Sarah Everard vigil: More than half of people support Met Police handling of event – survey

More than half of people have backed the Metropolitan Police over its handling of the vigil held for Sarah Everard last weekend, according to a survey.

Four people were arrested for public order and coronavirus regulation breaches during Saturday’s vigil – with accusations police were heavy handed.

The research, commissioned by the crime and justice consultancy, Crest Advisory, showed 56% of men supported the tactics, compared with 50% of women.

Slightly more Londoners backed the police’s handling of the event (44%) than disagreed with it (38%) – but nearly half of young adults aged 18-24 (46%) thought officers should not have intervened in the way they did.

Asked who was viewed as being most responsible for the scuffles which took place between officers and people attending the event, 43% of respondents said “members of the public”, with 29% blaming the police.

Just 9% said they blamed the government, which had introduced the coronavirus laws restricting gatherings

Women and Londoners were more evenly split on who was to blame, while young people aged 18-24 (39%) and Labour voters (42%) were more likely to say the police were mainly responsible.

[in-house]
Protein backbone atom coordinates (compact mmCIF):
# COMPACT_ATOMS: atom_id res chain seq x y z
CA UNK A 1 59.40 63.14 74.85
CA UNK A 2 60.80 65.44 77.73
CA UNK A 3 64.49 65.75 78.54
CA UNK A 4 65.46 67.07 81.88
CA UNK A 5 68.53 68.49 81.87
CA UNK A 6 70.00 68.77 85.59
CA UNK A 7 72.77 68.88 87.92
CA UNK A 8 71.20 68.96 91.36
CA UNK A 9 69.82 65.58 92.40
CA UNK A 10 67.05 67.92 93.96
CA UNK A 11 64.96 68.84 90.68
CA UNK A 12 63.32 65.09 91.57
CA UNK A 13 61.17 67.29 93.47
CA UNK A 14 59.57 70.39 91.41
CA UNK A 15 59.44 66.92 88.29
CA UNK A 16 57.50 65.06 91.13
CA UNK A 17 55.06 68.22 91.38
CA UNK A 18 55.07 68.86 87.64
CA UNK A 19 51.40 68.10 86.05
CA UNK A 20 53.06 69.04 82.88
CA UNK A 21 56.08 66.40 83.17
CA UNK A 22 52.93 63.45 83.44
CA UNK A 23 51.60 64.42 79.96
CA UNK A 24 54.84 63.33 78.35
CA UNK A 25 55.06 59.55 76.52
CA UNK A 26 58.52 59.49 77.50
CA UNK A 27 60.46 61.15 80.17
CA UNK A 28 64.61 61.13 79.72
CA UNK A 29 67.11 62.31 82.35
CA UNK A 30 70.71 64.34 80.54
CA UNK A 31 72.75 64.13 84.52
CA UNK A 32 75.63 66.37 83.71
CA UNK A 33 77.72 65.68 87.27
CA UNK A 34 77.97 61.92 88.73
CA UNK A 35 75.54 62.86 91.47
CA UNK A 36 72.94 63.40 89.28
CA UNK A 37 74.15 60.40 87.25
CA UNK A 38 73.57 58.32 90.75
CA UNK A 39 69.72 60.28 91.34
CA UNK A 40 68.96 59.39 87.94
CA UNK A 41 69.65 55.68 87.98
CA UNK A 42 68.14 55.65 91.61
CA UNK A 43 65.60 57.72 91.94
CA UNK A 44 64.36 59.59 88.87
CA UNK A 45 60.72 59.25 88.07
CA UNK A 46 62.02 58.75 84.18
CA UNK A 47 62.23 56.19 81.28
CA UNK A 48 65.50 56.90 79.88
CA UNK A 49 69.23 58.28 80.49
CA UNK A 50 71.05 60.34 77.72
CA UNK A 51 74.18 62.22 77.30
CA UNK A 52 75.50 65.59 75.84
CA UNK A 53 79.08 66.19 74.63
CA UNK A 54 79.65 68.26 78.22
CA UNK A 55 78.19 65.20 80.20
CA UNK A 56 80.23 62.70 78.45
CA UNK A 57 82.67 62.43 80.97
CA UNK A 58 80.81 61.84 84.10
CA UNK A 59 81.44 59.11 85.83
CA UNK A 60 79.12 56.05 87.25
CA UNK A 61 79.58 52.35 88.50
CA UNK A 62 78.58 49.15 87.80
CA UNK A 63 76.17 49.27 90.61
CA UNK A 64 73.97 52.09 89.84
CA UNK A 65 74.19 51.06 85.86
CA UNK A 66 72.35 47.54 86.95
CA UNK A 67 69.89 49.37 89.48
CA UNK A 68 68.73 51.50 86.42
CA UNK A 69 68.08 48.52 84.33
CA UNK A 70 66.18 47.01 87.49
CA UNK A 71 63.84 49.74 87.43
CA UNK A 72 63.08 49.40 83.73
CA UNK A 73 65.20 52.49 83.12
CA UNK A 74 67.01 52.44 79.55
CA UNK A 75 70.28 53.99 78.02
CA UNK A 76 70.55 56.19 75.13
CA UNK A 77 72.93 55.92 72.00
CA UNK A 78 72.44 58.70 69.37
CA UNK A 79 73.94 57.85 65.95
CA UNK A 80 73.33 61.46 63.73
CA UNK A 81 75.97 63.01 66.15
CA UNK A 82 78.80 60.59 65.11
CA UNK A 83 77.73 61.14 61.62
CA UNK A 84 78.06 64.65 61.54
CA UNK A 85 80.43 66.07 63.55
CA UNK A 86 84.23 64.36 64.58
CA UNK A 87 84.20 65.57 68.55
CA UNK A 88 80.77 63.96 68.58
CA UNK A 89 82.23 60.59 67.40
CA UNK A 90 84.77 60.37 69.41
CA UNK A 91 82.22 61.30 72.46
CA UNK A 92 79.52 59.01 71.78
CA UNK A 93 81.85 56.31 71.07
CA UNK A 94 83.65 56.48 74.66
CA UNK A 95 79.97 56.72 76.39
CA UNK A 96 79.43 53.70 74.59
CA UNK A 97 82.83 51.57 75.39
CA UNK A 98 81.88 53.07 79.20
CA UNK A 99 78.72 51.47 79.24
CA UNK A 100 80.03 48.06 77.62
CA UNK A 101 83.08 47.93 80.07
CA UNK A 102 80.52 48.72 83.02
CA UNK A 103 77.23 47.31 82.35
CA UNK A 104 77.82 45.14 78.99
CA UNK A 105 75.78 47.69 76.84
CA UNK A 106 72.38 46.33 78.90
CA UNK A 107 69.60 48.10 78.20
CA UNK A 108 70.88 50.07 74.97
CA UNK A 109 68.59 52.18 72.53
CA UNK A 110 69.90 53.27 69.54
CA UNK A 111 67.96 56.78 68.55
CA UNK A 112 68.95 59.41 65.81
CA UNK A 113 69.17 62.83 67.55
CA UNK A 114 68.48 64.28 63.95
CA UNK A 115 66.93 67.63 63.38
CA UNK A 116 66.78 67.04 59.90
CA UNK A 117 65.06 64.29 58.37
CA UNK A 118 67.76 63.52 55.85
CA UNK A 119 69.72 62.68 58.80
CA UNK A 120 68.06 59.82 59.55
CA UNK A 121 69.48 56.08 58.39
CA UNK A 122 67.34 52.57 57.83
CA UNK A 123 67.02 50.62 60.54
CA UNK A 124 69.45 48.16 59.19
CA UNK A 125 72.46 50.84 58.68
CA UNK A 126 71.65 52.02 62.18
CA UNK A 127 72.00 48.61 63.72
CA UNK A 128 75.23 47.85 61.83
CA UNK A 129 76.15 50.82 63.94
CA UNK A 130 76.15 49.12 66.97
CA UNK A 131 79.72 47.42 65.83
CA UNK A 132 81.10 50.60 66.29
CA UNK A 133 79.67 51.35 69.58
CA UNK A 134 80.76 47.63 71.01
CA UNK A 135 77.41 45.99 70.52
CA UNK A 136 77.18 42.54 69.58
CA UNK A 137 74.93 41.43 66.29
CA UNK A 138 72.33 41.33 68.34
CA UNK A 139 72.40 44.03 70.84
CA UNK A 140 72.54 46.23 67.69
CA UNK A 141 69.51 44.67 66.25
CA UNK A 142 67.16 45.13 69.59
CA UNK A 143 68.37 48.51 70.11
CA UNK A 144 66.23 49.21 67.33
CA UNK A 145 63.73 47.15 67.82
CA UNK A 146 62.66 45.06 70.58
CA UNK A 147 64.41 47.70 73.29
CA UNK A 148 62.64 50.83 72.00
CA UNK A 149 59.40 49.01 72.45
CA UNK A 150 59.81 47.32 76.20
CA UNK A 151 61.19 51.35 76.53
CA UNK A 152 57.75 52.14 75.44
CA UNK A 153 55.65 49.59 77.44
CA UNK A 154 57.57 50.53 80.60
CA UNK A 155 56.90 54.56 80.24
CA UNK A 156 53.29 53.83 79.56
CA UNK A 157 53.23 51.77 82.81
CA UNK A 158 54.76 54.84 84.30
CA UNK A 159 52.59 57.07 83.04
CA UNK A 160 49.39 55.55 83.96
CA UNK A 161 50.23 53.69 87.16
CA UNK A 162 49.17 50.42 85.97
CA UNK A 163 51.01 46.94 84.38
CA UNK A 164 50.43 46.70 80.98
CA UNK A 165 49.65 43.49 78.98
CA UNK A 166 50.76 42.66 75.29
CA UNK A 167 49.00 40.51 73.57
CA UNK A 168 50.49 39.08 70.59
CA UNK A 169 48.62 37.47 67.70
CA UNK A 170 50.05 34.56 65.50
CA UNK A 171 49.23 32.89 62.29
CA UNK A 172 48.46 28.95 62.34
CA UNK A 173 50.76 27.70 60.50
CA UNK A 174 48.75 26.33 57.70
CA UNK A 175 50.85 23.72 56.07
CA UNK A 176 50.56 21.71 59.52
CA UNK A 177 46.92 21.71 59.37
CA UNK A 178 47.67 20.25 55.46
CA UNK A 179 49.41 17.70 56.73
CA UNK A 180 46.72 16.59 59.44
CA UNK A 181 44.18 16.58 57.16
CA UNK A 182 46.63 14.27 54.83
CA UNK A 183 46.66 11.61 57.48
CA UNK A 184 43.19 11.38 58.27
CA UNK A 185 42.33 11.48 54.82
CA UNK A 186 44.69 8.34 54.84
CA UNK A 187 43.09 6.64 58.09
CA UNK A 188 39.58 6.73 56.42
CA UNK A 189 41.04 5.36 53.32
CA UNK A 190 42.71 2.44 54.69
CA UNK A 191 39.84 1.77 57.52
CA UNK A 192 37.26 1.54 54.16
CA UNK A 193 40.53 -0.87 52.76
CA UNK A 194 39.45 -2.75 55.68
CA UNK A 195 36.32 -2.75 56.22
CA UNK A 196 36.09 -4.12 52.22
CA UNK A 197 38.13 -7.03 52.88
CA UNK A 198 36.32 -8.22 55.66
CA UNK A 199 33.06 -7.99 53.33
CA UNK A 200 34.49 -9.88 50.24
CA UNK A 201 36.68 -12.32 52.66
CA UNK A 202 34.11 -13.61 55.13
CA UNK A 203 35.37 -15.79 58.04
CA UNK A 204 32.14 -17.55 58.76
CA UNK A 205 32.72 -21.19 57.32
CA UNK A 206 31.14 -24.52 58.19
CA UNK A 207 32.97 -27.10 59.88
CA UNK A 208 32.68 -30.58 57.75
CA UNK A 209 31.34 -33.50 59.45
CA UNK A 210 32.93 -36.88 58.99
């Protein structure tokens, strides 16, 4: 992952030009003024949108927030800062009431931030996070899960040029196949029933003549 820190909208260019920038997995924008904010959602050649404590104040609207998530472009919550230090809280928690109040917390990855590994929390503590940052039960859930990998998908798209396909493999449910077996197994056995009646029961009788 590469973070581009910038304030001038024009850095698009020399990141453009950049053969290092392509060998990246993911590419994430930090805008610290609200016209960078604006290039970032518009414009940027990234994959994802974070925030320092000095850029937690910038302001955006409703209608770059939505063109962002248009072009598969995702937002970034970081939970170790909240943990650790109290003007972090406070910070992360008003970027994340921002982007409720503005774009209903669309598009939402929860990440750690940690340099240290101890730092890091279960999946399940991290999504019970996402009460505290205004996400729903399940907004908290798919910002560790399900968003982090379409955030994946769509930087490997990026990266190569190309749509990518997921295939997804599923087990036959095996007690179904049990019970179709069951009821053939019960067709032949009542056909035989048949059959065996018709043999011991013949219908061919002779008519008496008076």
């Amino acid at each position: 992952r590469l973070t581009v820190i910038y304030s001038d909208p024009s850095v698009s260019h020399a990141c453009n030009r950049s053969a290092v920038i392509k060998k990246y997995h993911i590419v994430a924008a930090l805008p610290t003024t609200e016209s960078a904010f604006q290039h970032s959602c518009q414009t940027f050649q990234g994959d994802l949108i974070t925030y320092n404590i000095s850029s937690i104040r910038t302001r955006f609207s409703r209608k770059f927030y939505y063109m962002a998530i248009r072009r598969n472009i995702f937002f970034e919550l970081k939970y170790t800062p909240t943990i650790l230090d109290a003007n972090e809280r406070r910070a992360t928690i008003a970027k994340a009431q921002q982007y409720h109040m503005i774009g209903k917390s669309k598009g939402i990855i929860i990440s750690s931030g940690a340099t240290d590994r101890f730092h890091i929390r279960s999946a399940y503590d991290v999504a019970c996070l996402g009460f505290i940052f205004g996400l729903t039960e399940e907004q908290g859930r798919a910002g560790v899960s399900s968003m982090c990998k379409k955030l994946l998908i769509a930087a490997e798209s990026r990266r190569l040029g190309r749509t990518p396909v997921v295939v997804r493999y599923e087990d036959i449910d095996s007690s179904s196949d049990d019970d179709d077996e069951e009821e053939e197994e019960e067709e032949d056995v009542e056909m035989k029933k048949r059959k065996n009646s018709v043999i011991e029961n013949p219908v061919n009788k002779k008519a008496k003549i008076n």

The survey, of 1,672 adults, also questioned people about new government plans to allow the police to impose stricter conditions on protests after the pandemic, in order to prevent noise and serious disruption.

Opinion was sharply divided, with 38% saying they “strongly” or “slightly” supported them, and 36% saying they were opposed.

Harvey Redgrave, chief executive of Crest Advisory, said: “Today’s poll shows the police retain widespread public consent for their approach to the pandemic, despite the negative headlines of the last few days.”

Addressing the poll findings about the new Bill, Mr Redgrave added: “The government’s new proposals on the policing of protest do not appear to have clear majority consent, which will fuel fears that the legislation is likely to put the police in an increasingly awkward position.”

Ms Everard disappeared on 3 March while walking back to her home in Brixton, south London.

Her body was found a week later in woodland in Ashford, Kent and was identified through dental records.

Serving Metropolitan Police officer Wayne Couzens, 48, will face trial on 25 October, charged with the kidnap and murder of Ms Everard.

This article first appeared on Yahoo News

Be the first to comment

Leave a Reply